Italian MEP Oreste Rossi of the eurosceptic EDF group backed his comments. Rossi said the EU directive would promote illegal cigarette trafficking and diminish an important source of tax revenue for member states.

Opinion

EU losing again in lobbying game

The EU has already lost two opportunities to create a lobbyist registry fit for purpose. It is now preparing to lose a third one.

EU parliament backs whistleblower law

MEPs backed an EU law to protect whistleblowers from retaliation in both the public and private sectors. EU states will have two years to transpose the directive.

News in Brief

  1. EU flies rainbow flag on anti-homophobia day
  2. EU to freeze money and visas of foreign cyber-attackers
  3. EU reassures US on arms sales
  4. Use euros over dollars in energy contracts, France says
  5. UK cross-party Brexit talks collapse
  6. Climate activists occupy German-Russian gas pipeline
  7. Farage got €515,000 of private perks
  8. French EU commissioner urges Italy not to overspend

Opinion

A fundamental contradiction in EU drug policy

The knock-on affects from a 'war on drugs' in Europe is creating problems in Albania - and as far afield as Guinea-Bissau, Mali, Bangladesh and the Philippines.

Stakeholders' Highlights

  1. Vote for the EU Sutainable Energy AwardsCast your vote for your favourite EUSEW Award finalist. You choose the winner of 2019 Citizen’s Award.
  2. Nordic Council of MinistersEducation gets refugees into work
  3. Counter BalanceSign the petition to help reform the EU’s Bank
  4. UNICEFChild rights organisations encourage candidates for EU elections to become Child Rights Champions
  5. UNESDAUNESDA Outlines 2019-2024 Aspirations: Sustainability, Responsibility, Competitiveness
  6. Counter BalanceRecord citizens’ input to EU bank’s consultation calls on EIB to abandon fossil fuels
  7. International Partnership for Human RightsAnnual EU-Turkmenistan Human Rights Dialogue takes place in Ashgabat
  8. Nordic Council of MinistersNew campaign: spot, capture and share Traces of North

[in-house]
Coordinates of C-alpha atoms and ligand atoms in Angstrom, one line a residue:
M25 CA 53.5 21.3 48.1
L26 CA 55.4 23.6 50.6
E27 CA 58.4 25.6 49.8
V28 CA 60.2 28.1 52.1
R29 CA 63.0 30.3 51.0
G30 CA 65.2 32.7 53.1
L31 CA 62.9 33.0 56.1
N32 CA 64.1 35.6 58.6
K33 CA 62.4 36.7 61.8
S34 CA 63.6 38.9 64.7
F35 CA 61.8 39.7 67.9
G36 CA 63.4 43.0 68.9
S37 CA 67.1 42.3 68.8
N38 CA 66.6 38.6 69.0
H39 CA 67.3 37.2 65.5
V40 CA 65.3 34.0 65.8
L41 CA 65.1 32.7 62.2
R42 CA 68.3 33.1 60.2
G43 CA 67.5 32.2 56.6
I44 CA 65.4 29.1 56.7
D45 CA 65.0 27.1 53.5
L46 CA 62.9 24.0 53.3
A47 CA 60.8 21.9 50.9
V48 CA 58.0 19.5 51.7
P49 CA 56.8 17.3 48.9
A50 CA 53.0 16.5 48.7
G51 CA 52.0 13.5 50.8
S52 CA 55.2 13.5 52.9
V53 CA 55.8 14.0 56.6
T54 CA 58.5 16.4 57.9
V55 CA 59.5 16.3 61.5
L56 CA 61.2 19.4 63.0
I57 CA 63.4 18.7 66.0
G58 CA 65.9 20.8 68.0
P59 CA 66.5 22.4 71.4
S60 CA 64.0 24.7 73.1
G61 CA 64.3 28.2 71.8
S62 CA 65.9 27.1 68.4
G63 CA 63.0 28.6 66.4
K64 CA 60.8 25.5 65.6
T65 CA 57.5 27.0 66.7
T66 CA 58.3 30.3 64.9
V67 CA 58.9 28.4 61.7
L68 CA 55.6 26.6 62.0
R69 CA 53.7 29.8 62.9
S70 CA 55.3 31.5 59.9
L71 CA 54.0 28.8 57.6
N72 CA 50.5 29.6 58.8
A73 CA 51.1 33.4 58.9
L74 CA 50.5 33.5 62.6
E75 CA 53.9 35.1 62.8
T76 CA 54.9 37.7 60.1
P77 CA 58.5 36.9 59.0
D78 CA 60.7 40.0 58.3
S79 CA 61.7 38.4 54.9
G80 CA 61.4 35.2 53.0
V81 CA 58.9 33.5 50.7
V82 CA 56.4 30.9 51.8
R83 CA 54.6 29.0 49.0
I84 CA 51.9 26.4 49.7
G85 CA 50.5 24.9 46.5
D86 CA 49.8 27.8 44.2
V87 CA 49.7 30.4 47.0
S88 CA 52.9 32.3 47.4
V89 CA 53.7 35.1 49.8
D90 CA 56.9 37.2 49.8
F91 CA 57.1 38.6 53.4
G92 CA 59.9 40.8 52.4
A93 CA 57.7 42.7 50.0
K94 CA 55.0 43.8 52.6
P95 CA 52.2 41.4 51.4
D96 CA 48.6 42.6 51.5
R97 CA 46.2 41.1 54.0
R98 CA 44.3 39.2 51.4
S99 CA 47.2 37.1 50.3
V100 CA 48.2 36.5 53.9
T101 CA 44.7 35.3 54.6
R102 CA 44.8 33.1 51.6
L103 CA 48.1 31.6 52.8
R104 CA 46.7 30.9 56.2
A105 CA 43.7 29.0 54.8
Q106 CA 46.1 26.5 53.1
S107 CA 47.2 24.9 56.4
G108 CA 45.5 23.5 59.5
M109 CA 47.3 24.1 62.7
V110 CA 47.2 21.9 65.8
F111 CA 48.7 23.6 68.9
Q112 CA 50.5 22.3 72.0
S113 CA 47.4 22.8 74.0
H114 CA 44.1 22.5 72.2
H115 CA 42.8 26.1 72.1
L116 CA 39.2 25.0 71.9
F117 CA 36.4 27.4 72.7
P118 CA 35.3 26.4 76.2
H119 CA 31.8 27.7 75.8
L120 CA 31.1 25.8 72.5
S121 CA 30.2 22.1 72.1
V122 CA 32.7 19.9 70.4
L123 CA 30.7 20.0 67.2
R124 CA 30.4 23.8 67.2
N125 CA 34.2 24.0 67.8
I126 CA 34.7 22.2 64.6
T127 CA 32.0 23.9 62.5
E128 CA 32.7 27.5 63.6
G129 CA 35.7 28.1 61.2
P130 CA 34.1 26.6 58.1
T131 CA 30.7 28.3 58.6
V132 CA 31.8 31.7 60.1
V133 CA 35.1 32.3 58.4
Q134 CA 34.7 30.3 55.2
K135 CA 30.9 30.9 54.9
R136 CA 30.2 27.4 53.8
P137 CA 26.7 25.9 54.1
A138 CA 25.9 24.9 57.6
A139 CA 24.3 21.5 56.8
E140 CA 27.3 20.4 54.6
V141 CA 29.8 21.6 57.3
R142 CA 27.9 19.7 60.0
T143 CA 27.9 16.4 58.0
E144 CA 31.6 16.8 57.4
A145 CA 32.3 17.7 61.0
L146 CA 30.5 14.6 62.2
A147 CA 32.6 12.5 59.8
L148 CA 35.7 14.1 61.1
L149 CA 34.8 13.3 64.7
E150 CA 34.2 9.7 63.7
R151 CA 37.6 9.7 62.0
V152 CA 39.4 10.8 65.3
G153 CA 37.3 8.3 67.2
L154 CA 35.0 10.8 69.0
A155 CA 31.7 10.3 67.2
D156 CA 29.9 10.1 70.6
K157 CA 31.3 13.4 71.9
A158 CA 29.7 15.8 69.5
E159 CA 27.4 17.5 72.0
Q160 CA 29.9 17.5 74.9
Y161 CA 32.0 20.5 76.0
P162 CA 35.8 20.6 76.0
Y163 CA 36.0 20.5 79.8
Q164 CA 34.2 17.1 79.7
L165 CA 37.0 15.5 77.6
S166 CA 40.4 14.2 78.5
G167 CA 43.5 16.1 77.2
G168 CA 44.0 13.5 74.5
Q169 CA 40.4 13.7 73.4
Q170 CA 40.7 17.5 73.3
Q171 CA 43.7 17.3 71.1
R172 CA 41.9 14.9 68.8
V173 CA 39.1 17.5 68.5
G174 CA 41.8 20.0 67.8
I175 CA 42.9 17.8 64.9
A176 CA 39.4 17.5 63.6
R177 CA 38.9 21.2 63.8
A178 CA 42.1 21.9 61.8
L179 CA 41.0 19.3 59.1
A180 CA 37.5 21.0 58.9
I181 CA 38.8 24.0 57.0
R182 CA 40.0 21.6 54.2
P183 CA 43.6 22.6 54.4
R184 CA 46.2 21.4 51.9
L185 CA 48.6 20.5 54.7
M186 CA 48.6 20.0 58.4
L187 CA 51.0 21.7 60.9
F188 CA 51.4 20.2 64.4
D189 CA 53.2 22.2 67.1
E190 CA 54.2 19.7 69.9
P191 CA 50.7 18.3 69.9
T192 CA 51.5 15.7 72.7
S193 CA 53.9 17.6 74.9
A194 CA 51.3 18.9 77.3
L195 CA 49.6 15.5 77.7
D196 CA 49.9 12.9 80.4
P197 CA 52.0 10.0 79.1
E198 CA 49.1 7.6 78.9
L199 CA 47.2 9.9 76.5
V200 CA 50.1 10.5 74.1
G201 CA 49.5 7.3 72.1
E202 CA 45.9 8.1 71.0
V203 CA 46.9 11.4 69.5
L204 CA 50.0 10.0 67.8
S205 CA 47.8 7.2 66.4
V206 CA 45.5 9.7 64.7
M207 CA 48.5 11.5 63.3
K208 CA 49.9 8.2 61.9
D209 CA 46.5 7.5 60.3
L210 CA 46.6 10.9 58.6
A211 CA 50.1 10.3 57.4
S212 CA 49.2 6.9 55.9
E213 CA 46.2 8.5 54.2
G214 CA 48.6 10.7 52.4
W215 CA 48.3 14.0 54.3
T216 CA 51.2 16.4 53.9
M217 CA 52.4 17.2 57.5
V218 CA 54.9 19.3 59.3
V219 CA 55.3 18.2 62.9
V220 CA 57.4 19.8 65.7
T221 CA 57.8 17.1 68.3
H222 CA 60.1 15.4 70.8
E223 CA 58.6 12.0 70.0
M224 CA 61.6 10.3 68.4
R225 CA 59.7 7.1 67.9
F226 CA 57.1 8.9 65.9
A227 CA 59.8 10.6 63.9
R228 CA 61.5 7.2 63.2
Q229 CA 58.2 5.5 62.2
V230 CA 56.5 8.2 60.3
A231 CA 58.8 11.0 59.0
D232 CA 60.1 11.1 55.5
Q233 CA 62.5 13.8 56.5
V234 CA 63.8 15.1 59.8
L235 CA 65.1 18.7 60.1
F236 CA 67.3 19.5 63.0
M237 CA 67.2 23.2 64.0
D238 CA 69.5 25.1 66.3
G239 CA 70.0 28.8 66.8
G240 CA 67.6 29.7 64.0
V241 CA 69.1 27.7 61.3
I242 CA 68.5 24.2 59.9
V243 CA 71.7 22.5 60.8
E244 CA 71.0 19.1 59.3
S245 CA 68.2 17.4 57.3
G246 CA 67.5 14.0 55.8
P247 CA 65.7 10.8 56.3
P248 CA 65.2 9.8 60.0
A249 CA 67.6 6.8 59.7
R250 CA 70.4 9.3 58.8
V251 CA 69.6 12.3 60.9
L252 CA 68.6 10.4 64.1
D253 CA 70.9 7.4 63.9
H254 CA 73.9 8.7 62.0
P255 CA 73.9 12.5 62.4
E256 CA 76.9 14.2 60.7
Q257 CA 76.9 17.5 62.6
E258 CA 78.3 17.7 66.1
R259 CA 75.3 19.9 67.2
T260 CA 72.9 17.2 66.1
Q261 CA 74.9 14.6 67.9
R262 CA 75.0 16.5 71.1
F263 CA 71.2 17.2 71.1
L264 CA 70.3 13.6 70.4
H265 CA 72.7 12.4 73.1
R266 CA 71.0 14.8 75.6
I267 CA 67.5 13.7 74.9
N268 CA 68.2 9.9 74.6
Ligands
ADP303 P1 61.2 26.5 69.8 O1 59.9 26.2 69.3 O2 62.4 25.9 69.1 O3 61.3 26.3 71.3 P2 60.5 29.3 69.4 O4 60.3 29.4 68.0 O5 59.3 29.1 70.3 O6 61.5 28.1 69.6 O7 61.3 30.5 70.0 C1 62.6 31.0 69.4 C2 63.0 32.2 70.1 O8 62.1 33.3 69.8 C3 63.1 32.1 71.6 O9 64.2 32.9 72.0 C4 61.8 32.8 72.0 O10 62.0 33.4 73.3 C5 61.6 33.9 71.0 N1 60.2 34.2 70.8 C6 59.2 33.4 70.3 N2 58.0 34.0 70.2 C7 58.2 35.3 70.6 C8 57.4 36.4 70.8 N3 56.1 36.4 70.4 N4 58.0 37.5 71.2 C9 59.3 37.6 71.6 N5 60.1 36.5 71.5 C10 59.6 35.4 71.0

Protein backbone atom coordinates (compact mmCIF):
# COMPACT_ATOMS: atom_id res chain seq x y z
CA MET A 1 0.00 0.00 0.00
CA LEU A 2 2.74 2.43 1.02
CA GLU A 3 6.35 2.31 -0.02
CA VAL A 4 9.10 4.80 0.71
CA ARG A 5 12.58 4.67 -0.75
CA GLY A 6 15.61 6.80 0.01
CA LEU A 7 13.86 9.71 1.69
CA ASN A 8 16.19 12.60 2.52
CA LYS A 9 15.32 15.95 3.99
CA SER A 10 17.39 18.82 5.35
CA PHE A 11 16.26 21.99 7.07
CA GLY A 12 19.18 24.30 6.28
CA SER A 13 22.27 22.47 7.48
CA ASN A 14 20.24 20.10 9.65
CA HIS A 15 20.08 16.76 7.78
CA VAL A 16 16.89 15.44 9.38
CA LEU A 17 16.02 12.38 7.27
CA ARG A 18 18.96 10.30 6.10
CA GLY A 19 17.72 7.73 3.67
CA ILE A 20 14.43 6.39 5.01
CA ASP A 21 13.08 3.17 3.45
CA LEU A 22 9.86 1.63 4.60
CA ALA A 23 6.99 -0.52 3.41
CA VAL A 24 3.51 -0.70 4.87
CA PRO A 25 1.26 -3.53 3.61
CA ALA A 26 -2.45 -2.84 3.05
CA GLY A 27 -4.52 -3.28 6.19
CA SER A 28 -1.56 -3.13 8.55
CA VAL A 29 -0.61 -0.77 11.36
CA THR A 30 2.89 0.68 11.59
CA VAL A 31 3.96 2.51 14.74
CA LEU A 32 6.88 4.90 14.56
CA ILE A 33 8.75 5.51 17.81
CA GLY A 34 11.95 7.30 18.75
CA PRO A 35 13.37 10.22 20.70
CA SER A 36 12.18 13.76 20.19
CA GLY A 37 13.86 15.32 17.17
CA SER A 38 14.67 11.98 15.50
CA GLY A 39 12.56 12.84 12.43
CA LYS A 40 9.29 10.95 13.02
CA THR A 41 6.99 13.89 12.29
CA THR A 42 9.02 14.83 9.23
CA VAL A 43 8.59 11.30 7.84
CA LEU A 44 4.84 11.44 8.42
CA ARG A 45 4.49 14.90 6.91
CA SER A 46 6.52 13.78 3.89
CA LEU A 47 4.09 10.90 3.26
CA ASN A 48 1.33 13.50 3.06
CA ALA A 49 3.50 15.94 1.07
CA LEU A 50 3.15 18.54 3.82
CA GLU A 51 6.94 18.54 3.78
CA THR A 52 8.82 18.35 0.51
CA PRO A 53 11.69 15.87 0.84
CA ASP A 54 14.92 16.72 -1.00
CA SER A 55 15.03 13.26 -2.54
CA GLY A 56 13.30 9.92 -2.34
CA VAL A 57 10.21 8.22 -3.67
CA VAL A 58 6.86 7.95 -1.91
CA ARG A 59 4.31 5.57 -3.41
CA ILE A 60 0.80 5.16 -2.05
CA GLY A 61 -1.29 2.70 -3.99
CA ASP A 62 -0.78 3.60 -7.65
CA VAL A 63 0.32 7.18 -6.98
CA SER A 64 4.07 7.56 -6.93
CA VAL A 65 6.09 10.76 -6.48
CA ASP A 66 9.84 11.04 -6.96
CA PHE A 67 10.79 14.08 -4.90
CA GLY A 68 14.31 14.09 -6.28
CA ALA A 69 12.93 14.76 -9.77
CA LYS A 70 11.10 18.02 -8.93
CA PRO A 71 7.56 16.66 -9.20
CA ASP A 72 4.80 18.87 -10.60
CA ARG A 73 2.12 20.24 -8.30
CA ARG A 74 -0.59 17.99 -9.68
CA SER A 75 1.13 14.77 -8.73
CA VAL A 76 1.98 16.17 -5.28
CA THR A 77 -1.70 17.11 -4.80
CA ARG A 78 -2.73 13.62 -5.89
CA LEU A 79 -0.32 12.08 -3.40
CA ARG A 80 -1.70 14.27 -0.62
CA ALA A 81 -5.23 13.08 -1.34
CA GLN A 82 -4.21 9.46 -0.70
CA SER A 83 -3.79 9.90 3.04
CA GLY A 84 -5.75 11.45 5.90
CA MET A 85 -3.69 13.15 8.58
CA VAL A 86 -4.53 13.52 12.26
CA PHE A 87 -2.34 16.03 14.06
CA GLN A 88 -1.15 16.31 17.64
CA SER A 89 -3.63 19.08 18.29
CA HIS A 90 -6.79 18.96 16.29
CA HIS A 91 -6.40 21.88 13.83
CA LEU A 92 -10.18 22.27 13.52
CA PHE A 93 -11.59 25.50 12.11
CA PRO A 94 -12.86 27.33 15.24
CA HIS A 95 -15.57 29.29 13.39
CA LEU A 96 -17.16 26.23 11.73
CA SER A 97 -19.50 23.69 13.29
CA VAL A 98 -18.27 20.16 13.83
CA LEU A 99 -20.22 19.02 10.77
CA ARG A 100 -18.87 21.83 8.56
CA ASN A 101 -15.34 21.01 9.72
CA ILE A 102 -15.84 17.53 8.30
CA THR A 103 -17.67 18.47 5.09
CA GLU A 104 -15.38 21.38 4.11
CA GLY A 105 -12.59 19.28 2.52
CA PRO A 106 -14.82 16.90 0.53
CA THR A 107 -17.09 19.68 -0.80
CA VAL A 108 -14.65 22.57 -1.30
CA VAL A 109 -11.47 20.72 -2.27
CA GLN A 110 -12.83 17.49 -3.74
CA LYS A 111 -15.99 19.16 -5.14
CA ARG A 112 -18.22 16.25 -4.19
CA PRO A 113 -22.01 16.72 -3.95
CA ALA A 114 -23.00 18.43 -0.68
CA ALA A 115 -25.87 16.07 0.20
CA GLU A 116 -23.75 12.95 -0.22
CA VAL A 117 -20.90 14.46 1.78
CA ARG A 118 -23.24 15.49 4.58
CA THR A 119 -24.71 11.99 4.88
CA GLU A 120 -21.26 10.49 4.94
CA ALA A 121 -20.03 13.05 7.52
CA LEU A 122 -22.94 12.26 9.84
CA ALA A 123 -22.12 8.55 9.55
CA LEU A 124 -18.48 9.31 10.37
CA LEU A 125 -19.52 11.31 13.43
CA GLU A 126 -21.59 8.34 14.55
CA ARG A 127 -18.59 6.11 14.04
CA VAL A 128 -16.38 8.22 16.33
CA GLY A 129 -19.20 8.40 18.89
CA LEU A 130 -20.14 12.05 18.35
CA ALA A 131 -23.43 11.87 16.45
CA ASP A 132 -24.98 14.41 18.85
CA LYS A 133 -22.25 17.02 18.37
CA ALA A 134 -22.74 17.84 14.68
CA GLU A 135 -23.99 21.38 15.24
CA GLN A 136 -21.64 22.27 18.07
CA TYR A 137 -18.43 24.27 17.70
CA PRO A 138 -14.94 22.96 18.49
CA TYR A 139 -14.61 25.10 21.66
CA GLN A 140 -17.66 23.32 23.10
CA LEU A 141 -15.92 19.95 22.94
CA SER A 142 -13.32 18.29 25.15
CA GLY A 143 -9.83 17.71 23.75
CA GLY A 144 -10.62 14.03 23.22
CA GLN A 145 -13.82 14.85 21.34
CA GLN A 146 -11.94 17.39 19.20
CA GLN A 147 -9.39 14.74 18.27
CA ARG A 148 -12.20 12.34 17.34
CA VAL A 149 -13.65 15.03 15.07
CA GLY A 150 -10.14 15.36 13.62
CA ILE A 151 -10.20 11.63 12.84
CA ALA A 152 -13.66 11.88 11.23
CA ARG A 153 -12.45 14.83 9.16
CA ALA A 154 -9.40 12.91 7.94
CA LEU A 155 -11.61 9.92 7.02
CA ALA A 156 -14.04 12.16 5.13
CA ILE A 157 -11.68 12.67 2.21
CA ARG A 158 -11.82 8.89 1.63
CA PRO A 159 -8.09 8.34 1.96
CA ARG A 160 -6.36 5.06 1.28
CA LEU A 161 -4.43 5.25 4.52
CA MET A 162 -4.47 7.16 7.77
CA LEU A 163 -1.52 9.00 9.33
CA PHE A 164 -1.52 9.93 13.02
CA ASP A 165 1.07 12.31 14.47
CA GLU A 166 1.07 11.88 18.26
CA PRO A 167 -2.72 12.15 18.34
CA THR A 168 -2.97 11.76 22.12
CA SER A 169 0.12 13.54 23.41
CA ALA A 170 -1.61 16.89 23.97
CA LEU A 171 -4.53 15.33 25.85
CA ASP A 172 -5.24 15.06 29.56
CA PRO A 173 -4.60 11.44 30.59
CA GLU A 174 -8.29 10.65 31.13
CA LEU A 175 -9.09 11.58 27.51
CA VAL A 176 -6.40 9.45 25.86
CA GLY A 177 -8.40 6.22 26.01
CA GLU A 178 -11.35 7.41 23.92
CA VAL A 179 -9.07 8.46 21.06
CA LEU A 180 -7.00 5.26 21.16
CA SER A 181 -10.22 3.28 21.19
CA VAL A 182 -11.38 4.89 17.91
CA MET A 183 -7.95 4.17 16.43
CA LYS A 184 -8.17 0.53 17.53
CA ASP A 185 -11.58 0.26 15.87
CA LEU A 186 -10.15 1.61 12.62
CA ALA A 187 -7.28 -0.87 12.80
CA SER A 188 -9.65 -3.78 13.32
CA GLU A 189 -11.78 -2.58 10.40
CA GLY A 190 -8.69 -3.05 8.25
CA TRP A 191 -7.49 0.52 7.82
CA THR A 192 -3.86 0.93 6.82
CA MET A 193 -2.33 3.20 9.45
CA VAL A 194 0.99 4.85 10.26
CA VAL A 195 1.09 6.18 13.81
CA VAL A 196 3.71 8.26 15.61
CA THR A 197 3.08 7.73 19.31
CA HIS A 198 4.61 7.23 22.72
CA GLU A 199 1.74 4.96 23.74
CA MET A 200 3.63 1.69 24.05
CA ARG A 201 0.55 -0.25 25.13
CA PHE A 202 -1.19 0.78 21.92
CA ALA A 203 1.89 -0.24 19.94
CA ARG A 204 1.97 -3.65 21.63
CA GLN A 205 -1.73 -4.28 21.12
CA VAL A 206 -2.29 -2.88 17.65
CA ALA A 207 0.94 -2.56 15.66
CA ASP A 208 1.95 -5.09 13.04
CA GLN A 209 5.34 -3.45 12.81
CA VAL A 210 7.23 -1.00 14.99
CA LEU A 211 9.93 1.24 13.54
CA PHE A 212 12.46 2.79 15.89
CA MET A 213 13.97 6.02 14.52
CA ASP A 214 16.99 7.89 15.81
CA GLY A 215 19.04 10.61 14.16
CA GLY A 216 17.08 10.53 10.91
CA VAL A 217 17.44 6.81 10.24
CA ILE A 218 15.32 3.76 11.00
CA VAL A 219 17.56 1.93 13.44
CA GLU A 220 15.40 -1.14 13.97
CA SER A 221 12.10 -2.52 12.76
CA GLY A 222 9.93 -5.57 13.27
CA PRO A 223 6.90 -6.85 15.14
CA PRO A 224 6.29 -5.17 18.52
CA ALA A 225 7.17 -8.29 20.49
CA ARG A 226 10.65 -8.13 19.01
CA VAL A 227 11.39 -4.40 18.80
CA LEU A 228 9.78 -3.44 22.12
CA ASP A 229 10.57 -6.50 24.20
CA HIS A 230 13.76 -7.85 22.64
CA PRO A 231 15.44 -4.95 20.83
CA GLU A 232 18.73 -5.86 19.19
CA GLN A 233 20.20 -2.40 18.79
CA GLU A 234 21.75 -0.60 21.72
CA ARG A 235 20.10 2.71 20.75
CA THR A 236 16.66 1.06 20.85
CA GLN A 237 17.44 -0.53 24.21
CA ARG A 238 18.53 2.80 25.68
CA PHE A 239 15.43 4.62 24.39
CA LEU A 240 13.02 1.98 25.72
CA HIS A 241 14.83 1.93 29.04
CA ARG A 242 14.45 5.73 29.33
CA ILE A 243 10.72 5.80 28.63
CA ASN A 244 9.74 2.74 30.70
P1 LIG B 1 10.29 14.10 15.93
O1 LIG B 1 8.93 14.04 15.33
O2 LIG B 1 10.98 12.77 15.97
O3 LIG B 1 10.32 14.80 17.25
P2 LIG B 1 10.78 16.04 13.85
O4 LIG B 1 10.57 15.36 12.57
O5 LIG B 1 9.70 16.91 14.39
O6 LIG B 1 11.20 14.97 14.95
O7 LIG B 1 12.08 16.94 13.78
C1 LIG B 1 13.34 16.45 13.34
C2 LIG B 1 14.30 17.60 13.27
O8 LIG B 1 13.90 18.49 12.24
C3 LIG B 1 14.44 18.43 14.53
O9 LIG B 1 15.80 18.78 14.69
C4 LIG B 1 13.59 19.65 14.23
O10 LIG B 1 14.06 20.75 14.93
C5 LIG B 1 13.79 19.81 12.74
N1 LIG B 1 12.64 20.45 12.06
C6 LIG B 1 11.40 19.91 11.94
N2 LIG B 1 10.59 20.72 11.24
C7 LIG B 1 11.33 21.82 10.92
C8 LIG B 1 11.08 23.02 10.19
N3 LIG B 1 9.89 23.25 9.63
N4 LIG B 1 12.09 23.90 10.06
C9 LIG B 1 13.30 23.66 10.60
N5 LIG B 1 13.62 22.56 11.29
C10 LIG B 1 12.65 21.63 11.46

9. Nordic Council of MinistersLeading Nordic candidates go head-to-head in EU election debate
  10. Nordic Council of MinistersNew Secretary General: Nordic co-operation must benefit everybody
  11. Platform for Peace and JusticeMEP Kati Piri: “Our red line on Turkey has been crossed”
  12. UNICEF2018 deadliest year yet for children in Syria as war enters 9th year

Stakeholders' Highlights

  1. Nordic Council of MinistersNordic commitment to driving global gender equality
  2. International Partnership for Human RightsMeet your defender: Rasul Jafarov leading human rights defender from Azerbaijan
  3. UNICEFUNICEF Hosts MEPs in Jordan Ahead of Brussels Conference on the Future of Syria
  4. Nordic Council of MinistersNordic talks on parental leave at the UN
  5. International Partnership for Human RightsTrial of Chechen prisoner of conscience and human rights activist Oyub Titiev continues.
  6. Nordic Council of MinistersNordic food policy inspires India to be a sustainable superpower
  7. Nordic Council of MinistersMilestone for Nordic-Baltic e-ID
  8. Counter BalanceEU bank urged to free itself from fossil fuels and take climate leadership
  9. Intercultural Dialogue PlatformRoundtable: Muslim Heresy and the Politics of Human Rights, Dr. Matthew J. Nelson
  10. Platform for Peace and JusticeTurkey suffering from the lack of the rule of law
  11. UNESDASoft Drinks Europe welcomes Tim Brett as its new president
  12. Nordic Council of MinistersNordic ministers take the lead in combatting climate change

Join EUobserver

Support quality EU news

Join us